On the other hand, my environment had much to do with my acquisition of the wandering bug. My parents exemplified qualities that made travel more than just what other people do. For example, in the 1970s, when many of their countrymen were opting for immigrating to Canada and the U.S (both already home to a sizable Haitian population and a short flight away), my parents chose Switzerland instead. Work and educational opportunities presented themselves, and my parents took the leap. At that time, they were certainly forgoing the familiar. For perspective, consider this: in 1980, I was the first Black baby to be born at the rural hospital where my mom gave birth. Before the move, the only place my parents had seen snow was on TV. With that outlook, it isn’t surprising that they took me on my first international flight by the time I was 7 months old. The fact that I almost died while abroad only makes for a more interesting travel tale in my opinion.

Aside from the leap of faith they took, my parents also lived in a way that encouraged interest in other cultures. Our living room always seemed filled with friends from all over the world, and my father made it a point to ask all those friends to teach him basic greetings in their native languages. Additionally, although we limited our travels to the places where our extended family lived, my mother always talked about her desire to see the world.

Growing up, I was lucky to experience regular trips to see family in Haiti, the U.S, and Canada, and the proximity allowed for quick trips to France as well as a week-long school field trip to Hungary. By the time I was in my mid-teens, I had seen and experienced enough different environments to crave more adventure; I asked my parents to let me move to America for (what I thought would be) a couple years. Somehow, my strict Haitian parents said yes, and I found myself living in Upstate New York. College took me to New Jersey, and eventually my parents, my brother and I ended up in Florida.

Now that I have been in one place for over a decade, the wanderlust is back. I am ever so grateful for the worldly opportunities my parents gave me, and aside from my own selfish need to wander, I can’t help but feel like my son too should have a playing ground bigger than our backyard.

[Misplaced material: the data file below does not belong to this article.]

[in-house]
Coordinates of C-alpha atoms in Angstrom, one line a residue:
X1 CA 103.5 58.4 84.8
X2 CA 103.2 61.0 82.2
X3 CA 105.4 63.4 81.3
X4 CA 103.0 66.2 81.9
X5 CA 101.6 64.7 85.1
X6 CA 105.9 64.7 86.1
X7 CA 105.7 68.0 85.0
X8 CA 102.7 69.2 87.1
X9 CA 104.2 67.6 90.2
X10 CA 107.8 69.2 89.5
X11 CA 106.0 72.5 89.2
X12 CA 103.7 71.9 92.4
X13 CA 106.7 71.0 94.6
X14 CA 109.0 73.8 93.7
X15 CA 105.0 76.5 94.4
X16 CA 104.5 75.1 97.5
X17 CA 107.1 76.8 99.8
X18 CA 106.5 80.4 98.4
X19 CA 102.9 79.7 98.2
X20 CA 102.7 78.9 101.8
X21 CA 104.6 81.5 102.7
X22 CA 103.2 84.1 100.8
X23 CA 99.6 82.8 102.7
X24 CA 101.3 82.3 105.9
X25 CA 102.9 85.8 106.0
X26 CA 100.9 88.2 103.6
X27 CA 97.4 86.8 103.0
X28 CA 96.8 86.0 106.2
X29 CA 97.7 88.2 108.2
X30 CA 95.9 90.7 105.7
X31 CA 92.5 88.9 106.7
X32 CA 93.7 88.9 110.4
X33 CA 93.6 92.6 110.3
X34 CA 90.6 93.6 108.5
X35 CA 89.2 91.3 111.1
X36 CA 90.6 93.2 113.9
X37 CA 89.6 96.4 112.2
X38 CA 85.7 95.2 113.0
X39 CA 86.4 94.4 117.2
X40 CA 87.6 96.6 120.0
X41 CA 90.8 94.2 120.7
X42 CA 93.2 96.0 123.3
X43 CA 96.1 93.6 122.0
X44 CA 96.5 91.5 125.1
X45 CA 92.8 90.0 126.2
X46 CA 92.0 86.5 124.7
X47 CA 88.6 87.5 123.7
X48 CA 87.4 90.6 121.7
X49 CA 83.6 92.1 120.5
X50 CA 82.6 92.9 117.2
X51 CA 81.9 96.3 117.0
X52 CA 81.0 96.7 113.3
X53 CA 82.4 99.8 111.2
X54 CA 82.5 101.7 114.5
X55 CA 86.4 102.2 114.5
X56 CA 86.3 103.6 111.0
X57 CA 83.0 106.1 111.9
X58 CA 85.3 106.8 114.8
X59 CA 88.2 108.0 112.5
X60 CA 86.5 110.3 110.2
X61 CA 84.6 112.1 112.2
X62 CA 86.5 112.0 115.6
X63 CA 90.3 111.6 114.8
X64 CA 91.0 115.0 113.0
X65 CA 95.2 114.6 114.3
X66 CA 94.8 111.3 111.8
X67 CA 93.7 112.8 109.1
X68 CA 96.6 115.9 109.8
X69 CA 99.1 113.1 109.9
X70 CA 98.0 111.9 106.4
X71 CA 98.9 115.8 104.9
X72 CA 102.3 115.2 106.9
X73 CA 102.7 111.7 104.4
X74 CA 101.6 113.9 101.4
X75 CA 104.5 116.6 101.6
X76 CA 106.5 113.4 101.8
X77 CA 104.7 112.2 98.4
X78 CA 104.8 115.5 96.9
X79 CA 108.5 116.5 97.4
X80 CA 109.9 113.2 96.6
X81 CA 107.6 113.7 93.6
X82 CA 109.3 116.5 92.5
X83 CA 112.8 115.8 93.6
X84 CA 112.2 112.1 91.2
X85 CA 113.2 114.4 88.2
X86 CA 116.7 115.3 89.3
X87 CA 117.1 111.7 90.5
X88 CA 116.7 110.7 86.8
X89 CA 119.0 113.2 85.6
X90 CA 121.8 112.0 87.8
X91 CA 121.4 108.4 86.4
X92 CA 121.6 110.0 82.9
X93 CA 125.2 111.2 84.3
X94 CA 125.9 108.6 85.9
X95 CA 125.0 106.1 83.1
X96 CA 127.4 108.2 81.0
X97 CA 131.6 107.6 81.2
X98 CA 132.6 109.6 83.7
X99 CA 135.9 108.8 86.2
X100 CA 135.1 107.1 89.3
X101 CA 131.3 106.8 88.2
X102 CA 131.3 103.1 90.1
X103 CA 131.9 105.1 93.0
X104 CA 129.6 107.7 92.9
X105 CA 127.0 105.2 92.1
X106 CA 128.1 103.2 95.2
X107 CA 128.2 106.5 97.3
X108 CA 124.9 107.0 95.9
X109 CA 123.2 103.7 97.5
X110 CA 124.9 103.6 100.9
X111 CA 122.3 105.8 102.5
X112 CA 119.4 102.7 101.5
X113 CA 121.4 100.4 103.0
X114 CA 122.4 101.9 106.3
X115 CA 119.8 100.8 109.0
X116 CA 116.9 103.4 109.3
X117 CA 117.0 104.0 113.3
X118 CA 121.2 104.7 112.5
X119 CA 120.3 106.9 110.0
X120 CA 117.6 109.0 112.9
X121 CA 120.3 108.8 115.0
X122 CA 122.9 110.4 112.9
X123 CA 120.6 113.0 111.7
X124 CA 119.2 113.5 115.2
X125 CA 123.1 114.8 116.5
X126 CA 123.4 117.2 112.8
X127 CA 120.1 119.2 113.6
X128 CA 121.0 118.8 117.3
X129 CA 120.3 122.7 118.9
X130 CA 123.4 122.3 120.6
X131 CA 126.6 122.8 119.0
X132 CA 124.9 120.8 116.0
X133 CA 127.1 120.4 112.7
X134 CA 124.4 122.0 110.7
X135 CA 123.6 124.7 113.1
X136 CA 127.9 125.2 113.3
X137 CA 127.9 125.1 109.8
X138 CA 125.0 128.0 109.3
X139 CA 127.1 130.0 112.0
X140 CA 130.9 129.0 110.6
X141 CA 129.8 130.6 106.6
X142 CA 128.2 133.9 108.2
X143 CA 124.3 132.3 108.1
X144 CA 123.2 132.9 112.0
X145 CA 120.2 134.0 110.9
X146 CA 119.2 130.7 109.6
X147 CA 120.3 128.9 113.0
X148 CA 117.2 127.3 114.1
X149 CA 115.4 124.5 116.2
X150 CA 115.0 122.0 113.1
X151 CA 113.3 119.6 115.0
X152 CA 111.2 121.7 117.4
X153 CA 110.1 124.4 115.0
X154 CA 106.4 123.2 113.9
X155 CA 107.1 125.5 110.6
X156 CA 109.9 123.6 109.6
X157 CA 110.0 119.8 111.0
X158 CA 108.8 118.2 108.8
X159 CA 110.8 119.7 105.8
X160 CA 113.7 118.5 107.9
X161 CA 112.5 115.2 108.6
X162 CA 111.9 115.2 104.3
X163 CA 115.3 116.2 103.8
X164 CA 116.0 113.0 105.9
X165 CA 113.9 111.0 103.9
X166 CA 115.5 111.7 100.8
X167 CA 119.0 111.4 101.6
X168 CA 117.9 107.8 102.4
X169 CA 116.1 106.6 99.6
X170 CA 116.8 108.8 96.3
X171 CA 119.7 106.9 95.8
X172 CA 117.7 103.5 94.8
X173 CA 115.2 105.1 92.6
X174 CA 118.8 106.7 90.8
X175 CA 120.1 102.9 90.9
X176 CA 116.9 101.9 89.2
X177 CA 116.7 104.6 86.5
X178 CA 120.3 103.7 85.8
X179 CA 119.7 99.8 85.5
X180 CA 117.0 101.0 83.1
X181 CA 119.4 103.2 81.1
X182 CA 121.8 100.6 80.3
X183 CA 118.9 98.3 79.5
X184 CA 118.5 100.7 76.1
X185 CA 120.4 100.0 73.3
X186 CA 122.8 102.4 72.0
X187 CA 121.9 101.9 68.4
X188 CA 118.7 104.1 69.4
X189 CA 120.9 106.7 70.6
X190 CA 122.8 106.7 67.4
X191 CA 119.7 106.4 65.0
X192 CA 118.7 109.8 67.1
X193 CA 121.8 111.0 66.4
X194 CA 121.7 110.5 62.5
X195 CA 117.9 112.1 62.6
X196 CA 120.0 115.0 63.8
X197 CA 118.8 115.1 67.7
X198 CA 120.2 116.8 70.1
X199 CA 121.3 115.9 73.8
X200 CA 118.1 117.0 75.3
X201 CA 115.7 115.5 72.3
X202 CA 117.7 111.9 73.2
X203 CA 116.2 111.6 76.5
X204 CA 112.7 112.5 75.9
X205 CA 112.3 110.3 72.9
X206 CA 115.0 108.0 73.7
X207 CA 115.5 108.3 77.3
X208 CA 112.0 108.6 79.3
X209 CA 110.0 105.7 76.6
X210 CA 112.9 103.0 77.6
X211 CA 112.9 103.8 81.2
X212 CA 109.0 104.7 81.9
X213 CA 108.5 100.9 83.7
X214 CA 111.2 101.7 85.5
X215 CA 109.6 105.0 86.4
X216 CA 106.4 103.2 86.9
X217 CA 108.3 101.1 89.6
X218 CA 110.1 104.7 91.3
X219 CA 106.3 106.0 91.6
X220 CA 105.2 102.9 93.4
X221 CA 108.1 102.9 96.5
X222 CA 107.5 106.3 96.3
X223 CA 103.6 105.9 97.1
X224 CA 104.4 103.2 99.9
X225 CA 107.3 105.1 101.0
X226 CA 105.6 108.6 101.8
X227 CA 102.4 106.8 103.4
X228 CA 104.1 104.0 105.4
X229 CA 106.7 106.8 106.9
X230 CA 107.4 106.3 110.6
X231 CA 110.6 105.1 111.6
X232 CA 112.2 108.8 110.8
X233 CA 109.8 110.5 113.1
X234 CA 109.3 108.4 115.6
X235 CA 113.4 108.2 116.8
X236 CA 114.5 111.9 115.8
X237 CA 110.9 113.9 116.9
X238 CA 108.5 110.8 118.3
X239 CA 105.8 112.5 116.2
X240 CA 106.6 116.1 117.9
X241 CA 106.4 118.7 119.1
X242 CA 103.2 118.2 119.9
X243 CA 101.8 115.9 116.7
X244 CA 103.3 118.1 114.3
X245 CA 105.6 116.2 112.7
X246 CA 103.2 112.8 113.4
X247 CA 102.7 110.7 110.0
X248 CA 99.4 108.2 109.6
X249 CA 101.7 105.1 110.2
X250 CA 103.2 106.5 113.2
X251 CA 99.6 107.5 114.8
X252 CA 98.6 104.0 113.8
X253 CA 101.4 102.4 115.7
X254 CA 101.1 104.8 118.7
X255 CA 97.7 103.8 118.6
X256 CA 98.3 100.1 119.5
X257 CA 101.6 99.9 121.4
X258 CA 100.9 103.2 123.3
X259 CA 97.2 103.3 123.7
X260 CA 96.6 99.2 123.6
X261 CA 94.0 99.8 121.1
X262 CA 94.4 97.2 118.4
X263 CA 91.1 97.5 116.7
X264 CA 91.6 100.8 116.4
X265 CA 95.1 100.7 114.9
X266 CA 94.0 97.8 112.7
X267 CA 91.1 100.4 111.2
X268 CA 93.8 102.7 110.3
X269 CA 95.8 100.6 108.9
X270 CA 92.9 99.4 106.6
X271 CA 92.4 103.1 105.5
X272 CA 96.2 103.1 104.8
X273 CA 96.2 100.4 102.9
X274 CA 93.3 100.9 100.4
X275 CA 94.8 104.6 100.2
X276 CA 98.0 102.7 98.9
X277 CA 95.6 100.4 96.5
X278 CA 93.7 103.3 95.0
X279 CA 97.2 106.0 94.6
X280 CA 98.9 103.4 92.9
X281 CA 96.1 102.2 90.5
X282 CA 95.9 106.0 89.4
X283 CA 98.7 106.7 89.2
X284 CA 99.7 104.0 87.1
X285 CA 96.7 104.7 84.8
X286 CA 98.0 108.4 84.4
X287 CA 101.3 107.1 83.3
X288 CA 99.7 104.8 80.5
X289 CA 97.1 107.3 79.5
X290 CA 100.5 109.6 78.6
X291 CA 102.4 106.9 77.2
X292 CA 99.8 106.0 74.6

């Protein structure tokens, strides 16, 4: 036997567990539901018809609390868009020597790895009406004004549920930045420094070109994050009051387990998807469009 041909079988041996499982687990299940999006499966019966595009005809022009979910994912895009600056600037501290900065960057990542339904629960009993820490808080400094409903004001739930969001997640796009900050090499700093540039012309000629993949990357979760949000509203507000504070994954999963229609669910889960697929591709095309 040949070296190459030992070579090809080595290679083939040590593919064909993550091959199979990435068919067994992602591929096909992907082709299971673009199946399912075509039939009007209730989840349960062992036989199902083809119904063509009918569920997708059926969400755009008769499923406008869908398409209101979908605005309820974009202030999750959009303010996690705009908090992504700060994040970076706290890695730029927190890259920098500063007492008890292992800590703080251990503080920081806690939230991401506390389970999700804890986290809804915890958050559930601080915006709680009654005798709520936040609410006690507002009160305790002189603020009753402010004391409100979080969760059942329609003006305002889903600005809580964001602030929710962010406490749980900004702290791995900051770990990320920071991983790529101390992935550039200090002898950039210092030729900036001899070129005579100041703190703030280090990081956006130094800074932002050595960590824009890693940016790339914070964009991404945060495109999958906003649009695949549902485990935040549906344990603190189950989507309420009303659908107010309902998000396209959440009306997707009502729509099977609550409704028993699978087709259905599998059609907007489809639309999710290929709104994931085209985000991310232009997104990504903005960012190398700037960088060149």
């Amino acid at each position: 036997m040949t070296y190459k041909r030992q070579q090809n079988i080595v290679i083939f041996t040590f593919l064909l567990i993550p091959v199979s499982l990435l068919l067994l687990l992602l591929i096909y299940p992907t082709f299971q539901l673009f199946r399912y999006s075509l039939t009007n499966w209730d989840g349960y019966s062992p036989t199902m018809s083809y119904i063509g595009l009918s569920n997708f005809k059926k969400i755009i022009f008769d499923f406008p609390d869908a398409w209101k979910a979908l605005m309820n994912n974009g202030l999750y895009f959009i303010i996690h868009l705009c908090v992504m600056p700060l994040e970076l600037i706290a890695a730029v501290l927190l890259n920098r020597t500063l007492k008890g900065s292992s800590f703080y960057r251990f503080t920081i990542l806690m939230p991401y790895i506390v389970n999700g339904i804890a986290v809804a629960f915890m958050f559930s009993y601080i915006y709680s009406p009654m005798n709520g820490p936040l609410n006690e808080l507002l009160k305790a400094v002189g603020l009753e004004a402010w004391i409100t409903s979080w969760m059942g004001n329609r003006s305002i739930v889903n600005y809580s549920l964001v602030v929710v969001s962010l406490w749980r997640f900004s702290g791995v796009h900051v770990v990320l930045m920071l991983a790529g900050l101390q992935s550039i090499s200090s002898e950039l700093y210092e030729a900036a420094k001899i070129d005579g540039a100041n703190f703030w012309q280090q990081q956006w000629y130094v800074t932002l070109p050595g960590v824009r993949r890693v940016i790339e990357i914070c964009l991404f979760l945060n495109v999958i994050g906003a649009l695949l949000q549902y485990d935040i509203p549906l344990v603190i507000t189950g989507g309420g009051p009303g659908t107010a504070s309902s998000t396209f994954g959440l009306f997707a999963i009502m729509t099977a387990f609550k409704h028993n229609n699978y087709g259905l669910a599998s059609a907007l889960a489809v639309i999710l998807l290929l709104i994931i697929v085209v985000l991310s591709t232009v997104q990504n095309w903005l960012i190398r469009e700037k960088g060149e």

Big Foot Bubbles

Big Foot in his current stomping grounds.

Wandering Before It’s Too Late

My son, Big Foot, just turned 4, and I realize just how true to life Sesame Place’s slogan—Go Before They Grow—really is. My baby seems to have suddenly disappeared, and in his place, there is a straight backed, strong-willed kid. He starts VPK in the fall, and I can tell how close he is to losing the sense of magic and wonder that comes with early childhood innocence. He loves Grover, Elmo, and Big Bird, so I knew it was now or never. Additionally, the trip was a 2-in-1 gift: a first plane trip for my big boy who loves vehicles, and a magical chance to meet imaginary friends for my little boy who still thinks they might be real.

I budgeted $1000, which is a splurge for me. However, it was a great incentive to save, and I would rather spend it on creating special memories than on buying more “stuff” I don’t necessarily need.

I was lucky enough to score tickets from MCO to PHL for a total of $311, which also earned me some points on my union’s saving website. I booked my vacation package directly through Sesame Place via their website. It included 3 nights at a hotel, Fun Card admission tickets (unlimited admission until 12/31), one Dine with Me! lunch for two, a discount card for the shops, and one-time ride again privilege and advance show seating.

There was a bit of a mishap with the package reservation, however. The Sesame Place website listed the hotel as having a free airport shuttle. This was a deciding factor for me as I avoid driving on the highway and am reticent to drive in very unfamiliar places, since it seems to trigger varying degrees of anxiety for me. Well, when I contacted the hotel to schedule, they had no idea what I was talking about, and the airport shuttle service they recommended was no longer taking reservations. Upon contacting Sesame Place, they did provide me with some freebies and an apology, but not transportation. I received many suggestions, including some ride offers (which I missed due to a dead phone) from an amazing traveling group I belong to, and I eventually ended up finding a shared van which, although it took forever to pick me up, only cost me $40.